Since there is little to judge scale with in the photographs, I need to mention that the upright stems reach only 5cm (2in.) or so high. These stems are densely packed together (hence the term mat). In the first photograph, I estimate three to four thousand stems are present in the frame.
The Plants for a Future database notes the edibility of the fruit of this Australian and New Zealand native, while a description of the plant is available from the New South Wales Flora Online: Muehlenbeckia axillaris.
Lastly, if I were to title the first photograph, I'd call it “Lightfall”, since it reminds me of a waterfall of light.
Nov 22, 2006: Caesalpinia pulcherrima
Today's photograph was submitted by Martin LaBar of
southern California South Carolina (aka Martin LaBar@Flickr (original image | Flickr BPotD Group Pool). Martin has a number of plant and plant-related photographs in his Flickr photo sets, so do visit them if you have the opportunity. Thank you, Martin!
“Probably originating from Mexico or Guatemala” is the native origin suggested by a reference for Caesalpinia pulcherrima in the International Legume Database & Information Service (ILDIS). However, much like Lantana camara, red bird of paradise or Barbados pride has been introduced to so many warm places around the Earth, its distribution should now be considered purely pantropical.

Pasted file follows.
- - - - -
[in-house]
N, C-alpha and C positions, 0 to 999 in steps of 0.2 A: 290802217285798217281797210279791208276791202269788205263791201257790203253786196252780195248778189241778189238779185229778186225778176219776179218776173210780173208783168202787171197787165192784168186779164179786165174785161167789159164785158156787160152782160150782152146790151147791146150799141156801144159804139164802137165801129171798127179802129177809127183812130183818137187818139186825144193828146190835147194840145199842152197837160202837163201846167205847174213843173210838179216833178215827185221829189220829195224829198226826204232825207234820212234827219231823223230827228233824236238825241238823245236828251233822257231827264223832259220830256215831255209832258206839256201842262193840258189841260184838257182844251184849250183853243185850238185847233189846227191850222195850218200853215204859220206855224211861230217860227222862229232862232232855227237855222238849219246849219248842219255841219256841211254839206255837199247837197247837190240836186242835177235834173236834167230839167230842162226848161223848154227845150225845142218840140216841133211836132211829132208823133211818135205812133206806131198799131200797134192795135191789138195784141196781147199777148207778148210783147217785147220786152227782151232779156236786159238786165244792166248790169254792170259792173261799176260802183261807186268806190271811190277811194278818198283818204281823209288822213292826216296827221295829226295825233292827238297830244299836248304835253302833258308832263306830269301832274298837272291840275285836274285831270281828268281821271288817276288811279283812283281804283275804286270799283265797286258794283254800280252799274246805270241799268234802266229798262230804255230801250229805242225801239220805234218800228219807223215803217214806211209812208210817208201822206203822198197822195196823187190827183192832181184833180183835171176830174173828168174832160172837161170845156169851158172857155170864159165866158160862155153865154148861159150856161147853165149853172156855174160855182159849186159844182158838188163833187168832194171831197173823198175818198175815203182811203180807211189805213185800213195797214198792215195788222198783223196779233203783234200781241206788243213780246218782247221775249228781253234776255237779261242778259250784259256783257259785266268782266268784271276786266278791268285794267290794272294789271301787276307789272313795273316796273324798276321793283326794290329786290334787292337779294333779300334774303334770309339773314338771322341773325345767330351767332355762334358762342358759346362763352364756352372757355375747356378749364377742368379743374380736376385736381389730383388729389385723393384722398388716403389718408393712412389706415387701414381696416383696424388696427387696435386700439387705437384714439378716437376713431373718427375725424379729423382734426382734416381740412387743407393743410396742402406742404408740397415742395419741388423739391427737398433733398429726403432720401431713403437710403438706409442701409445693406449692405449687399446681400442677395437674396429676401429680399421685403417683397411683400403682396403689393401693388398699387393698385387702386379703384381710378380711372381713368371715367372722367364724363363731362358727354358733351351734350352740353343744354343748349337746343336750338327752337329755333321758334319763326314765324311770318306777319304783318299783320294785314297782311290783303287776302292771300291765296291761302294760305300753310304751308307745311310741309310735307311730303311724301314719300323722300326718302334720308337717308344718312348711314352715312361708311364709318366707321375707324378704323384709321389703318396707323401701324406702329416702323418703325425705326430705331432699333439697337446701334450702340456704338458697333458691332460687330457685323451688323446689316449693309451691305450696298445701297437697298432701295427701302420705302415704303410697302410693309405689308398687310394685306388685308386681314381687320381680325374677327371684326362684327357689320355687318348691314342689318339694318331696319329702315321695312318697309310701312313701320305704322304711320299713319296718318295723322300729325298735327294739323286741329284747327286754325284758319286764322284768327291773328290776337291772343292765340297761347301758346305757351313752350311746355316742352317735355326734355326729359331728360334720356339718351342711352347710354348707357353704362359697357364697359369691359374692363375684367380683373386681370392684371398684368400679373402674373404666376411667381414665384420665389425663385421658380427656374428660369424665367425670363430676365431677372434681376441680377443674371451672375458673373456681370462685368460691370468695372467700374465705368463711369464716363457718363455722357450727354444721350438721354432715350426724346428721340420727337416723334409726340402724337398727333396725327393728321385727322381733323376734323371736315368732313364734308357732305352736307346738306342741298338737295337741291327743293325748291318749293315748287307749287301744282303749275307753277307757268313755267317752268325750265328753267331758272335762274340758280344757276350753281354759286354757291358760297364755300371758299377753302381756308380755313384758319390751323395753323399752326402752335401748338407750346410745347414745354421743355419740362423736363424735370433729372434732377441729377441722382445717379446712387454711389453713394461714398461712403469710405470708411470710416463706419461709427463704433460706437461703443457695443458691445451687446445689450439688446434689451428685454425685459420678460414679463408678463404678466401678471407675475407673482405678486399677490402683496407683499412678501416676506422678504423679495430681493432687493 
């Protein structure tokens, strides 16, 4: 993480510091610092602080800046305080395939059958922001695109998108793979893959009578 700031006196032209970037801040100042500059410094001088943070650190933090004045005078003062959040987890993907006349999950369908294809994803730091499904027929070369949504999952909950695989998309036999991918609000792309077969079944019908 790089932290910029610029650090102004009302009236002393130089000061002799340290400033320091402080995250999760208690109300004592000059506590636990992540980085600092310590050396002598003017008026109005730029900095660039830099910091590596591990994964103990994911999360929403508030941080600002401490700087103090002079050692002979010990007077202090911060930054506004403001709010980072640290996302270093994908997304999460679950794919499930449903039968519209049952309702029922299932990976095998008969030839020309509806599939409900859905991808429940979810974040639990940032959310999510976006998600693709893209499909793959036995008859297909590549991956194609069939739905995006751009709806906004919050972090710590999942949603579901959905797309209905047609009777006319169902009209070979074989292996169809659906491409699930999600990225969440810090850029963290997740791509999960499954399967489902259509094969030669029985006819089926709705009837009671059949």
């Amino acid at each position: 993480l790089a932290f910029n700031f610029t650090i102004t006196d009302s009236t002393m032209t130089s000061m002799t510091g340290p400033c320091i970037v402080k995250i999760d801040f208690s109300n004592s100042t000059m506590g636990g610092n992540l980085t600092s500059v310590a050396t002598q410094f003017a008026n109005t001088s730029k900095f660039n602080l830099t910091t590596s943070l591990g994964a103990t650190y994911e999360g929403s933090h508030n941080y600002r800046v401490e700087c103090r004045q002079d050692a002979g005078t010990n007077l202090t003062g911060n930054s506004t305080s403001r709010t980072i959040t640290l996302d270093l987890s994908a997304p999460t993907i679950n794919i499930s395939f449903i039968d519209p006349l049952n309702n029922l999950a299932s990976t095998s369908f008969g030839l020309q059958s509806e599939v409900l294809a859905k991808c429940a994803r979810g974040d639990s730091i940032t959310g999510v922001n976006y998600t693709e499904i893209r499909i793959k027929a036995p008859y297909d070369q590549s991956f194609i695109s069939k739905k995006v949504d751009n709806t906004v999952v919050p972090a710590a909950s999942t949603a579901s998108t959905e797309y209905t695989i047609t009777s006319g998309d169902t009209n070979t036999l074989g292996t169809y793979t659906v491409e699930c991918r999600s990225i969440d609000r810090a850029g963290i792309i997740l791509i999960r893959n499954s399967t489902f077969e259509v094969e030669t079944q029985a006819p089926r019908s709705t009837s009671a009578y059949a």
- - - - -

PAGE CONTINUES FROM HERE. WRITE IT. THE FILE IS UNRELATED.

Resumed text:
The Wikipedia entry on Caesalpinia pulcherrima links to this interesting article by Dr. S. Allen Counter (a professor of neurology and neurophysiology at Harvard Medical School) in the Boston Globe: Amazing Mystery. Dr. Counter details the medicinal properties of Caesalpinia pulcherrima and asks the question of how indigenous knowledge can (and so very often does) precede Western medicine's knowledge of the human health uses of a plant.
Photography resource link: Musings on Photography is a weblog by Paul Butzi of Carnation, Washington. Its tagline, “Musings on photography from an artist perspective and art from a photographer perspective”, gives you an idea of what you'll experience if you visit the site.